On top of that, both of these graphs seem to ignore shootings in which there were more injured than dead. For example, there was a shooting in Tennessee in 2008 that resulted in 2 people dead and 7 injured, but that didn’t count on either of those graphs.
The reason why these stats are so confusing is because no one can agree on what a mass shooting is – the FBI doesn’t even have an official definition. Despite this, Mother Jones rebutted with even more evidence, this time citing a new study that claims the number of “active shooter events” has risen considerably in the last ten years, which is again based on another, different, made-up set of criteria.
This a great example of how manipulating stats can be. By including or ignoring certain parameters, the meaning of the same numbers are completely different (we are having an epidemic of shootings vs. the trend is just as steady as before). Am I saying that the good people at Mother Jones are purposely fudging data to advance an agenda? No. But if I believe them, then I have to disregard the word of a leading criminologist, don’t I? It was certainly enough to confuse the Washington Post.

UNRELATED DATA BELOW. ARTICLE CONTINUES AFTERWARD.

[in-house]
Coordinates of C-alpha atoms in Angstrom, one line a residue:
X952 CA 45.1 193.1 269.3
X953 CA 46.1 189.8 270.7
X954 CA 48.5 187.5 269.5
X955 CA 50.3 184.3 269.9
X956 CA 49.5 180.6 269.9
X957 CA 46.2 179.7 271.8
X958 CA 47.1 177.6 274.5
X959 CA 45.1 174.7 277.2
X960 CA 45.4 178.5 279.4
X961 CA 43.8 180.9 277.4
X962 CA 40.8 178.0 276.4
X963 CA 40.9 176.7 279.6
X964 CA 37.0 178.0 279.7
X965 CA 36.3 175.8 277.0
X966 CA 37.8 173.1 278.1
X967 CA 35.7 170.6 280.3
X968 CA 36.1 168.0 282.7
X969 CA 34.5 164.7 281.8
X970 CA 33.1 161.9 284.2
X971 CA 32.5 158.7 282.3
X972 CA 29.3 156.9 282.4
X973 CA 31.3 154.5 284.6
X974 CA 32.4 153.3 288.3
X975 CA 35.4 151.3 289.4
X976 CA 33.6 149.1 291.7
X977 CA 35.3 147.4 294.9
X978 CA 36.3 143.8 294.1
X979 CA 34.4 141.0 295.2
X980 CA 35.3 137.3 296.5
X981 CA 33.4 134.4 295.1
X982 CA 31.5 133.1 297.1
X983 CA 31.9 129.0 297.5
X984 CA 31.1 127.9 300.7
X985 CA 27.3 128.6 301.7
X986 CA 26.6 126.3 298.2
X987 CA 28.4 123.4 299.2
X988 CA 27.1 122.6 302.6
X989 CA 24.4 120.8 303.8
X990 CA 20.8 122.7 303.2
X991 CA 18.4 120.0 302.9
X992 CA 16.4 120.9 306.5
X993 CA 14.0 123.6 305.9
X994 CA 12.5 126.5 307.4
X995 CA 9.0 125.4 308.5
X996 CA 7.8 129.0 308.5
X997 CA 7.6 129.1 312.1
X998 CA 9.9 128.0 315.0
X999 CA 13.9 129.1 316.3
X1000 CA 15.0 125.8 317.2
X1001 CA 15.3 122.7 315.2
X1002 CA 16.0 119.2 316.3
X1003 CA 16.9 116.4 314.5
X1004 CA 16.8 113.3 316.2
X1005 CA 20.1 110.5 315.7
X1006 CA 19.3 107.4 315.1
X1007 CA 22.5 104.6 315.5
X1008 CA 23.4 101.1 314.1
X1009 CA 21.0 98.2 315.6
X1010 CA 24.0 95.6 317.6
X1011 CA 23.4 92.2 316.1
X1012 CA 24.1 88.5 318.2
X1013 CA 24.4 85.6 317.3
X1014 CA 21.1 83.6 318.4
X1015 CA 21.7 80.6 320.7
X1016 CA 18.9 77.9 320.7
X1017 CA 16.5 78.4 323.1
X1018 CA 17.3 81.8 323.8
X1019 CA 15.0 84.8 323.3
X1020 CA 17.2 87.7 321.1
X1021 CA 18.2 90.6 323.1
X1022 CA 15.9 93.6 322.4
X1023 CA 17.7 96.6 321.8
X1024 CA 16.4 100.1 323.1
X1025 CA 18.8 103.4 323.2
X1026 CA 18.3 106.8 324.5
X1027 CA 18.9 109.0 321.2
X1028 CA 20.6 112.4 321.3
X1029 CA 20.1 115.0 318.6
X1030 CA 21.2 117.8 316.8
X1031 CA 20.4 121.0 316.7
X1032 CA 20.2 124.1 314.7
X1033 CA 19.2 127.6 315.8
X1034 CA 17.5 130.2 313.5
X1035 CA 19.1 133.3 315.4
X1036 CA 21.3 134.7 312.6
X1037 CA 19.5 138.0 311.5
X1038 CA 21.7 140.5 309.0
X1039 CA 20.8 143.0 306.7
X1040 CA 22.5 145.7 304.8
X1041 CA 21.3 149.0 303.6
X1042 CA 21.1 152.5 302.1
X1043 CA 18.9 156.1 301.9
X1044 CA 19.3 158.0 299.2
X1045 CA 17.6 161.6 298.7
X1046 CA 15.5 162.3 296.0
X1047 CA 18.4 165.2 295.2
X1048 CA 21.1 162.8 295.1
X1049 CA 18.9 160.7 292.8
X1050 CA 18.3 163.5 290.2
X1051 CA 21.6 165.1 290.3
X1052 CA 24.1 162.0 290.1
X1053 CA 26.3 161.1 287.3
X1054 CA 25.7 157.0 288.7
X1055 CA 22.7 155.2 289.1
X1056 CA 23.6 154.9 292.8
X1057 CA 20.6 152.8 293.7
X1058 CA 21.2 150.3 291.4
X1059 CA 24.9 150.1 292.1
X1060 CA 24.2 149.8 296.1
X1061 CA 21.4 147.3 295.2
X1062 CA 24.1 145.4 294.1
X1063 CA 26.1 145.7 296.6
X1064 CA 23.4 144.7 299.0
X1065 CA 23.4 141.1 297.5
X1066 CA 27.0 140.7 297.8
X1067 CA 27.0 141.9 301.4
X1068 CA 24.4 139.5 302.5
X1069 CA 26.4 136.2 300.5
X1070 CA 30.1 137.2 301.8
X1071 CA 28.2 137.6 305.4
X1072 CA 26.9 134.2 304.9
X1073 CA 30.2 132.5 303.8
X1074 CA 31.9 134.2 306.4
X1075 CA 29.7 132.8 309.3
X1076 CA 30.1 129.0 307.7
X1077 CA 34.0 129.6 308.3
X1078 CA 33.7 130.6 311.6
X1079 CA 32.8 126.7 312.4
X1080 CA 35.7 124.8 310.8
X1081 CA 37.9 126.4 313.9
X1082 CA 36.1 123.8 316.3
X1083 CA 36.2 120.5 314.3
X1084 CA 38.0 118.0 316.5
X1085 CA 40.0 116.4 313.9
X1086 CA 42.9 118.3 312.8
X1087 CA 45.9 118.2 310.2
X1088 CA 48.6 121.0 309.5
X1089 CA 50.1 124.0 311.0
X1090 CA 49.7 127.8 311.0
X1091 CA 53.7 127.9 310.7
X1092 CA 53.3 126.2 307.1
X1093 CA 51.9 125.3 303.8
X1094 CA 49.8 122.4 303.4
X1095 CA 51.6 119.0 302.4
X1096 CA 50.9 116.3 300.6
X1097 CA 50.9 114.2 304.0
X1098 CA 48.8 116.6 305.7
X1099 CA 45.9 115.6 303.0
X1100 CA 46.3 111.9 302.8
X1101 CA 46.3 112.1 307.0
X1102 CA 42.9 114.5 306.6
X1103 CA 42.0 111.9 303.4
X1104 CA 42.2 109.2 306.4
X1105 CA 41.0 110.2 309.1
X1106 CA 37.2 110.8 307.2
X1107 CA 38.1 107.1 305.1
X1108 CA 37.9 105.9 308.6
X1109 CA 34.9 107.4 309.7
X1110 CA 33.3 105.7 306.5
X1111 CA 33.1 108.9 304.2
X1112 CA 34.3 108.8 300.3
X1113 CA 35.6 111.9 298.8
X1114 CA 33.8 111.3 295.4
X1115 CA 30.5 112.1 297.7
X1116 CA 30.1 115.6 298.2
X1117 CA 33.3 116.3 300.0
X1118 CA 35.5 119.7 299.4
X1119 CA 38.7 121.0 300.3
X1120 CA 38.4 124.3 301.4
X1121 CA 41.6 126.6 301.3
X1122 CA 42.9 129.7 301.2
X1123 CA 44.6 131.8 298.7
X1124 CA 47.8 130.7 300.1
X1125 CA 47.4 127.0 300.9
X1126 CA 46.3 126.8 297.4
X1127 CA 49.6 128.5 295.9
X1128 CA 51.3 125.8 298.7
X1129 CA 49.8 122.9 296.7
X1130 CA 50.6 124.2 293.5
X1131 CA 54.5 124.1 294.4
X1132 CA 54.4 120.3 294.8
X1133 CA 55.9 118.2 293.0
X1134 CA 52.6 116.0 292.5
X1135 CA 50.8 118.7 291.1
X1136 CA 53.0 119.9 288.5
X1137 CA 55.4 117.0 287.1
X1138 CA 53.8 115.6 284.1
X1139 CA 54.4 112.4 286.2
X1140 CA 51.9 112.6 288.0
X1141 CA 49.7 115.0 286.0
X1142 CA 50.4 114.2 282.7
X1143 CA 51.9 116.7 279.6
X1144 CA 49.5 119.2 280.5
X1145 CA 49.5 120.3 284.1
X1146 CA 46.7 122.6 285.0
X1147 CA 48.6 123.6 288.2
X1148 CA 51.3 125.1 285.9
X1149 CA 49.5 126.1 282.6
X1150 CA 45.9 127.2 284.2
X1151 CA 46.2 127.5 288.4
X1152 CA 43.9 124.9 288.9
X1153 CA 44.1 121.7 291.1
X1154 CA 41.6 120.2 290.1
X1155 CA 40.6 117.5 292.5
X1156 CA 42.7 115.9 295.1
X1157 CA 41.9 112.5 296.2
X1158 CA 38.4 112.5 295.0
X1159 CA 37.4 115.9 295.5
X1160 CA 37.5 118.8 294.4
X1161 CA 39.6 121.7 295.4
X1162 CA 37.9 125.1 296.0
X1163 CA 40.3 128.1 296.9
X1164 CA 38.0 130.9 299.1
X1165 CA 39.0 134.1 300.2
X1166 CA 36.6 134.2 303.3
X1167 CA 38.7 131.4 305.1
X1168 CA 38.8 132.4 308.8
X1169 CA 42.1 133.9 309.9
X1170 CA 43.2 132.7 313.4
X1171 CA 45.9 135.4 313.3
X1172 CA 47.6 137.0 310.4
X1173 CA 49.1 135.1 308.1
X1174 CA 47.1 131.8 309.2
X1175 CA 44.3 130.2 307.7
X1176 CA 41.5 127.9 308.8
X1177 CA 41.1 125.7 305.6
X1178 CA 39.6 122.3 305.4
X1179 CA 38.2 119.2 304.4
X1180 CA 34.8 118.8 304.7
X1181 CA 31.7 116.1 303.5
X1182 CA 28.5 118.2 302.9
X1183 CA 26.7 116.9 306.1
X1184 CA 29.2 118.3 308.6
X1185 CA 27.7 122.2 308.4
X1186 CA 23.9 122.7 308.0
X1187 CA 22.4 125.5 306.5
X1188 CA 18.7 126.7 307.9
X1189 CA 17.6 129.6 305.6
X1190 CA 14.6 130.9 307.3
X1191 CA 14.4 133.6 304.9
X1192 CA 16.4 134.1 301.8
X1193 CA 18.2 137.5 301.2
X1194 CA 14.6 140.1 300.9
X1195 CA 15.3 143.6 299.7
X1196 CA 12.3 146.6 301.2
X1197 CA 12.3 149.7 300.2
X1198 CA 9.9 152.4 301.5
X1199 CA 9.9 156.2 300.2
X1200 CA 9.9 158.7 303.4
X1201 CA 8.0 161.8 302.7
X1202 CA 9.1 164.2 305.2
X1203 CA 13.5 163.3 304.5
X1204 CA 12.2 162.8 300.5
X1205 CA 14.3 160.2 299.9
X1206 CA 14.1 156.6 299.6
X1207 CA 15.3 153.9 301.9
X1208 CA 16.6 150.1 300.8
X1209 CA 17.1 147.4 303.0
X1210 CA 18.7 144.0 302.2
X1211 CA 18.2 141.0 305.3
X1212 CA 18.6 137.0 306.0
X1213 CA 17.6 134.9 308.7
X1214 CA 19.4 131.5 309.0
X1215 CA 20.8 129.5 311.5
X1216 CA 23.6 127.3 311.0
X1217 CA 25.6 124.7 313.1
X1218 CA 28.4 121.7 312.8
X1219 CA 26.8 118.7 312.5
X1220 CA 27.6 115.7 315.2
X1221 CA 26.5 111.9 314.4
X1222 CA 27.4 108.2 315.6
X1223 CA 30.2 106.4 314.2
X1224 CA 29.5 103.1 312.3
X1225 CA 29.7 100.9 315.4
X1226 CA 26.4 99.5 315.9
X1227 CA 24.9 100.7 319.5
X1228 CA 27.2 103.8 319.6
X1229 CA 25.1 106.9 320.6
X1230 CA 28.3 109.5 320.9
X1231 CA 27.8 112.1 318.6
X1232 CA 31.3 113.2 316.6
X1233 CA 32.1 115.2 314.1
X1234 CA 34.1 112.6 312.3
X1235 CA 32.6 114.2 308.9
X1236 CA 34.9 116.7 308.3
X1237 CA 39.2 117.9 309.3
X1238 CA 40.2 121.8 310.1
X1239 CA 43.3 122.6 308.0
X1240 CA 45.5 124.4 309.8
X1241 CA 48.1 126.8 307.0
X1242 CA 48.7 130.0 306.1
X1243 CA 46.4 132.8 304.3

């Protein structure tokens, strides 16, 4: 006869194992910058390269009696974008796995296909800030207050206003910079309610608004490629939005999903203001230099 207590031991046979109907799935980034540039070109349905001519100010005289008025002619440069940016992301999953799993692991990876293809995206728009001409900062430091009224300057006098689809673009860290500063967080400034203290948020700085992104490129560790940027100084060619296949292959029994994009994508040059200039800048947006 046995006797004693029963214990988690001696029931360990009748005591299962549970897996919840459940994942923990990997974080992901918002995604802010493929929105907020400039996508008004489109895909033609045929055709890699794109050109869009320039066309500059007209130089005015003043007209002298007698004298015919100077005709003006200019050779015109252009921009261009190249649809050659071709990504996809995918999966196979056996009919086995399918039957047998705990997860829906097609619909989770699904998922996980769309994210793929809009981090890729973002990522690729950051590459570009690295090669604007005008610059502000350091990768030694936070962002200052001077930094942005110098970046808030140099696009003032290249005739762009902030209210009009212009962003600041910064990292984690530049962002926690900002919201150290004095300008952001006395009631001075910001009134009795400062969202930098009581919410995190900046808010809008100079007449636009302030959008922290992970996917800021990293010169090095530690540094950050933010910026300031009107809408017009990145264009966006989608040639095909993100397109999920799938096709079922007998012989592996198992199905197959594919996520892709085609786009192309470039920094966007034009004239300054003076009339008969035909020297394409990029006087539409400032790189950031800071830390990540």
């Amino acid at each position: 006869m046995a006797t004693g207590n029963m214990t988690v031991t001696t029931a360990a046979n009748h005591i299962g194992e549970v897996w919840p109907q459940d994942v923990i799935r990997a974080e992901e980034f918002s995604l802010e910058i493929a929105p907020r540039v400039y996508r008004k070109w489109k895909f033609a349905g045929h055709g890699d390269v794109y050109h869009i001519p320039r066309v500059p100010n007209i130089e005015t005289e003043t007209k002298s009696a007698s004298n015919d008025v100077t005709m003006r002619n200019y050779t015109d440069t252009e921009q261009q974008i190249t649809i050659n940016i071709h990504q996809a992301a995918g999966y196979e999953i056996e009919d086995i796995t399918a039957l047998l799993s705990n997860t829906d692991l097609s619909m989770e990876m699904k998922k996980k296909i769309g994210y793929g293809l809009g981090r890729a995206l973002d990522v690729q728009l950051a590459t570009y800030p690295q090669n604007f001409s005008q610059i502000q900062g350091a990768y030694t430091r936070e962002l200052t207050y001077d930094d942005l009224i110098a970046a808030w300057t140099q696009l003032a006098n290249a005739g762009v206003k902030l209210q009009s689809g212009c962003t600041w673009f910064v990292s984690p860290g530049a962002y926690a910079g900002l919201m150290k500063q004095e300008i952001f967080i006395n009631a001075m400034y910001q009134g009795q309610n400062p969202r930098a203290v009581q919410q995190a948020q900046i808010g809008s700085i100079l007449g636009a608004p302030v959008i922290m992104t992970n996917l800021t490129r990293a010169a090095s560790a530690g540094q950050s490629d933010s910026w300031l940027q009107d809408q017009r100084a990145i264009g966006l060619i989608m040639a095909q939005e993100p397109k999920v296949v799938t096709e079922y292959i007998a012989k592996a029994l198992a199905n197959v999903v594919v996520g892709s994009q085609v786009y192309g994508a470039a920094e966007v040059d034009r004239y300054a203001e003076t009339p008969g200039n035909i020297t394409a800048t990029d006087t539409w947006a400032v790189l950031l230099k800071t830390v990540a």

The year 2012 was either the next step in an increasingly unsettling pattern of violence or an outlier – an unusual data point that makes it look like there’s a larger trend. The only thing that seems definitively true is that 2012 had the highest number of mass shooting victims, which was enough to get people off their feet. That’s great, except:
2. It’s Basically Too Late
The recent Assault Weapons Ban bill seems to be a step in the right direction – it mainly bans assault style military weapons for civilian use and limits magazine size and accessories for all guns. Sounds good. The main problem is that this will basically do nothing in the grand scheme of things in terms of actually banning assault weapons.